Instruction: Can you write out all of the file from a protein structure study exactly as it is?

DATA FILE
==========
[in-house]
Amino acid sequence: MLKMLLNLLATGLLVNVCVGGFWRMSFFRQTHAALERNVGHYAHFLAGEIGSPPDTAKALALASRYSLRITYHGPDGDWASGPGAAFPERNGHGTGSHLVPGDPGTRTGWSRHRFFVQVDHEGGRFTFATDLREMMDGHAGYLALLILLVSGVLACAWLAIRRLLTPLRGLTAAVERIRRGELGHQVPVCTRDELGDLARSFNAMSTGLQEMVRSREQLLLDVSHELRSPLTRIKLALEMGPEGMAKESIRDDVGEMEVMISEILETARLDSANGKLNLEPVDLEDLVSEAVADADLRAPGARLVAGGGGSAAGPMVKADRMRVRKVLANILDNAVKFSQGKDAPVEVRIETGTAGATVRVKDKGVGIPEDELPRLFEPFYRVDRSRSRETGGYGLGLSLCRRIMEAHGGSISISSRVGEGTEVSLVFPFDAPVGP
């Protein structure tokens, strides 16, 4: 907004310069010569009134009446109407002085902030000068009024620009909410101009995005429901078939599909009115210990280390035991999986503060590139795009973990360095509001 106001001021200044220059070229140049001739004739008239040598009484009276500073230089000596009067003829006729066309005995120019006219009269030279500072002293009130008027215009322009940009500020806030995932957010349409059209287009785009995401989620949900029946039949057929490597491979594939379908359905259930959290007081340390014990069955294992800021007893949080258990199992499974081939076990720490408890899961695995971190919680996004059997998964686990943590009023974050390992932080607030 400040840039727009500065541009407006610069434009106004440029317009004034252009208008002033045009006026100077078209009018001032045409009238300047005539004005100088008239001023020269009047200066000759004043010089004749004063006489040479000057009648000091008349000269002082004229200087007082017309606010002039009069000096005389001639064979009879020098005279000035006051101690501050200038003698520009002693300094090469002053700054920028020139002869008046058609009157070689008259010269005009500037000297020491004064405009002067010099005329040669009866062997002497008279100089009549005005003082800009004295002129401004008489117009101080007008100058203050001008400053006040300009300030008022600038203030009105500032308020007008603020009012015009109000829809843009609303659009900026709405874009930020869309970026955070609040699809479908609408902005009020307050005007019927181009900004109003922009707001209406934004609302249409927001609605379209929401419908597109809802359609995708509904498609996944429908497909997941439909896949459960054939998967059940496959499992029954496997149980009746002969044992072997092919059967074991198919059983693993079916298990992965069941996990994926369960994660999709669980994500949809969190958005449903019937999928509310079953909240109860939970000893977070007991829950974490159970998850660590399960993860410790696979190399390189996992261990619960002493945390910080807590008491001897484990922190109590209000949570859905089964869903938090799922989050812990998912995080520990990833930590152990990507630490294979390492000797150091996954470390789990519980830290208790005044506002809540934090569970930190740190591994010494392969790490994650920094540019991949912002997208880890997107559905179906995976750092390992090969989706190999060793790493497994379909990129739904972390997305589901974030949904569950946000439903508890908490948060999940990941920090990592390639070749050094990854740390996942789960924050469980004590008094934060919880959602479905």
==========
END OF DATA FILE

[in-house]
Amino acid sequence: MLKMLLNLLATGLLVNVCVGGFWRMSFFRQTHAALERNVGHYAHFLAGEIGSPPDTAKALALASRYSLRITYHGPDGDWASGPGAAFPERNGHGTGSHLVPGDPGTRTGWSRHRFFVQVDHEGGRFTFATDLREMMDGHAGYLALLILLVSGVLACAWLAIRRLLTPLRGLTAAVERIRRGELGHQVPVCTRDELGDLARSFNAMSTGLQEMVRSREQLLLDVSHELRSPLTRIKLALEMGPEGMAKESIRDDVGEMEVMISEILETARLDSANGKLNLEPVDLEDLVSEAVADADLRAPGARLVAGGGGSAAGPMVKADRMRVRKVLANILDNAVKFSQGKDAPVEVRIETGTAGATVRVKDKGVGIPEDELPRLFEPFYRVDRSRSRETGGYGLGLSLCRRIMEAHGGSISISSRVGEGTEVSLVFPFDAPVGP
């Protein structure tokens, strides 16, 4: 907004310069010569009134009446109407002085902030000068009024620009909410101009995005429901078939599909009115210990280390035991999986503060590139795009973990360095509001 106001001021200044220059070229140049001739004739008239040598009484009276500073230089000596009067003829006729066309005995120019006219009269030279500072002293009130008027215009322009940009500020806030995932957010349409059209287009785009995401989620949900029946039949057929490597491979594939379908359905259930959290007081340390014990069955294992800021007893949080258990199992499974081939076990720490408890899961695995971190919680996004059997998964686990943590009023974050390992932080607030 400040840039727009500065541009407006610069434009106004440029317009004034252009208008002033045009006026100077078209009018001032045409009238300047005539004005100088008239001023020269009047200066000759004043010089004749004063006489040479000057009648000091008349000269002082004229200087007082017309606010002039009069000096005389001639064979009879020098005279000035006051101690501050200038003698520009002693300094090469002053700054920028020139002869008046058609009157070689008259010269005009500037000297020491004064405009002067010099005329040669009866062997002497008279100089009549005005003082800009004295002129401004008489117009101080007008100058203050001008400053006040300009300030008022600038203030009105500032308020007008603020009012015009109000829809843009609303659009900026709405874009930020869309970026955070609040699809479908609408902005009020307050005007019927181009900004109003922009707001209406934004609302249409927001609605379209929401419908597109809802359609995708509904498609996944429908497909997941439909896949459960054939998967059940496959499992029954496997149980009746002969044992072997092919059967074991198919059983693993079916298990992965069941996990994926369960994660999709669980994500949809969190958005449903019937999928509310079953909240109860939970000893977070007991829950974490159970998850660590399960993860410790696979190399390189996992261990619960002493945390910080807590008491001897484990922190109590209000949570859905089964869903938090799922989050812990998912995080520990990833930590152990990507630490294979390492000797150091996954470390789990519980830290208790005044506002809540934090569970930190740190591994010494392969790490994650920094540019991949912002997208880890997107559905179906995976750092390992090969989706190999060793790493497994379909990129739904972390997305589901974030949904569950946000439903508890908490948060999940990941920090990592390639070749050094990854740390996942789960924050469980004590008094934060919880959602479905």